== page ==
For whom will the Russian oligarchs chip in?
A fateful day will soon come when Slavneft, which is still a state-run company, is to be sold by auction. Russian Prime Minister Mikhail Kasyanov promised to sell this oil company no later than December 20. Originally, the government planned to privatize only 19.68% of the company’s shares. However, when at the end of the summer, it was perfectly evident that the country couldn’t make the peak payments of its foreign debt, the government admitted that it would have to sell the whole state share of the company. The minimal sum of the deal is fixed at the rate of 1.3 billion dollars. However, experts are sure that under conditions of severe competition, which is highly likely to be around this tasty morsel (Slavneft is meant), the oil company can be sold for 2 or even 3 billion dollars. Russian oil companies Surgutneftegas and Sibneft have already appealed to the RF Ministry for the Anti-Monopoly Policy for a permit to buy 74.95% of Slavneft shares. At that, Sibneft set up an affiliated company, Fin-Trade, especially for participation in the auction; the new company officially received 1.7 billion dollars from Sibneft at that.
Quite unexpectedly, the Belarus government remembered that it hold a small Sibneft share holding as well (oil integration between Russia and Belarus is performed at the expense of this share holding). Moreover, on the eve of this privatization deal, Russian oligarchs began making some mutual loans and large-scale currency exchanges, which by the way may seem strange at first glance. It may seem that it’s going to be even a bigger deal, not a mere privatization of the state oil company.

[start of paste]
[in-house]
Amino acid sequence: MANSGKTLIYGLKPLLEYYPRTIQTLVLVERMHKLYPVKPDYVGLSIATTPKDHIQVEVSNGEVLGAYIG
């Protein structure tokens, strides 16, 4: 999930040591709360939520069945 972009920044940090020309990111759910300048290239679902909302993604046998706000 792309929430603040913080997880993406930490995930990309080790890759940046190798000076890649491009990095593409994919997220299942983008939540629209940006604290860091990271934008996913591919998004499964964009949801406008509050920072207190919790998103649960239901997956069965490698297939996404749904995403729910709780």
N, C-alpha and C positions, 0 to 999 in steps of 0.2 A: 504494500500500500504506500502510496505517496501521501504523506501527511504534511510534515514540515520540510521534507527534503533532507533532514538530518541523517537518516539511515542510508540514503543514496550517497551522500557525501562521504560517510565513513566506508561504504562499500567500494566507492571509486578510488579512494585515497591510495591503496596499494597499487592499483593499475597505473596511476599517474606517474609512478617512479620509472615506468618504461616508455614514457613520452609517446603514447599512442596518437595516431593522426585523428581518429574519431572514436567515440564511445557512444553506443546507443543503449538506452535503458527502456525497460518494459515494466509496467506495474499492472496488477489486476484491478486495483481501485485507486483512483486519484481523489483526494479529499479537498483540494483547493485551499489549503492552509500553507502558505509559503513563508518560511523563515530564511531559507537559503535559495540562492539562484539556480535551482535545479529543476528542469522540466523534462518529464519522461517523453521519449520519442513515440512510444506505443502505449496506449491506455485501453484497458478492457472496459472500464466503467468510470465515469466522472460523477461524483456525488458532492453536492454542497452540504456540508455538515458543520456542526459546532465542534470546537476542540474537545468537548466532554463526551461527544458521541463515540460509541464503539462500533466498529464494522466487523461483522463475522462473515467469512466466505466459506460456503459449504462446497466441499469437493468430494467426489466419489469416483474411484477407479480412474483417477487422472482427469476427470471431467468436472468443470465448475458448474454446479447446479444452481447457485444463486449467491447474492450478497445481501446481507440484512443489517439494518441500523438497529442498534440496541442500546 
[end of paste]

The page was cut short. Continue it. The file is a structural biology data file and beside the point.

What is very interesting about the deal is that even when the whole of the Russian share holding of Slavneft is sold, the oil company won’t be completely private all the same. The government of former Soviet republic of Belarus holds 10.83% of Slavneft’s shares. And Belarus, which never dared to interfere into the company’s affairs before, strongly recommends the Russian government not to sell the whole of the Slavneft. Belarus officials support this opinion with the argument of “intergovernmental integration.” And the Russian government ignored this recommendation. In Belarus, Slavneft is currently actively working on the reconstruction of the Mozyrsky oil refinery and on the development of a network of filling stations in the republic. It is not ruled out that new private leadership of the oil company may consider the projects unprofitable. And officials in Belarus are apprehensive that this may ruin the plans on creation of a Russia-Belarus union state.
According to the Slavneft press-service, the company says that the Belarus market will remain attractive and perspective for it under any possible conditions. It is not ruled out that new owners of the oil company will cynically suggest that the Belarus Ministry of Property to sell its shares of Slavneft.
Experts say that the Belarussian shares of Slavneft are valued at 100-140 million dollars approximately. And it may turn out that today’s demarche of the Belarus shareholders is merely designed with a view to bid up the cost of the Belarus-owned shares. To tell the truth, the government of the former Soviet republic needs this money, as it recently agreed that new tariffs on Gasprom gas supplies will be introduced in the republic.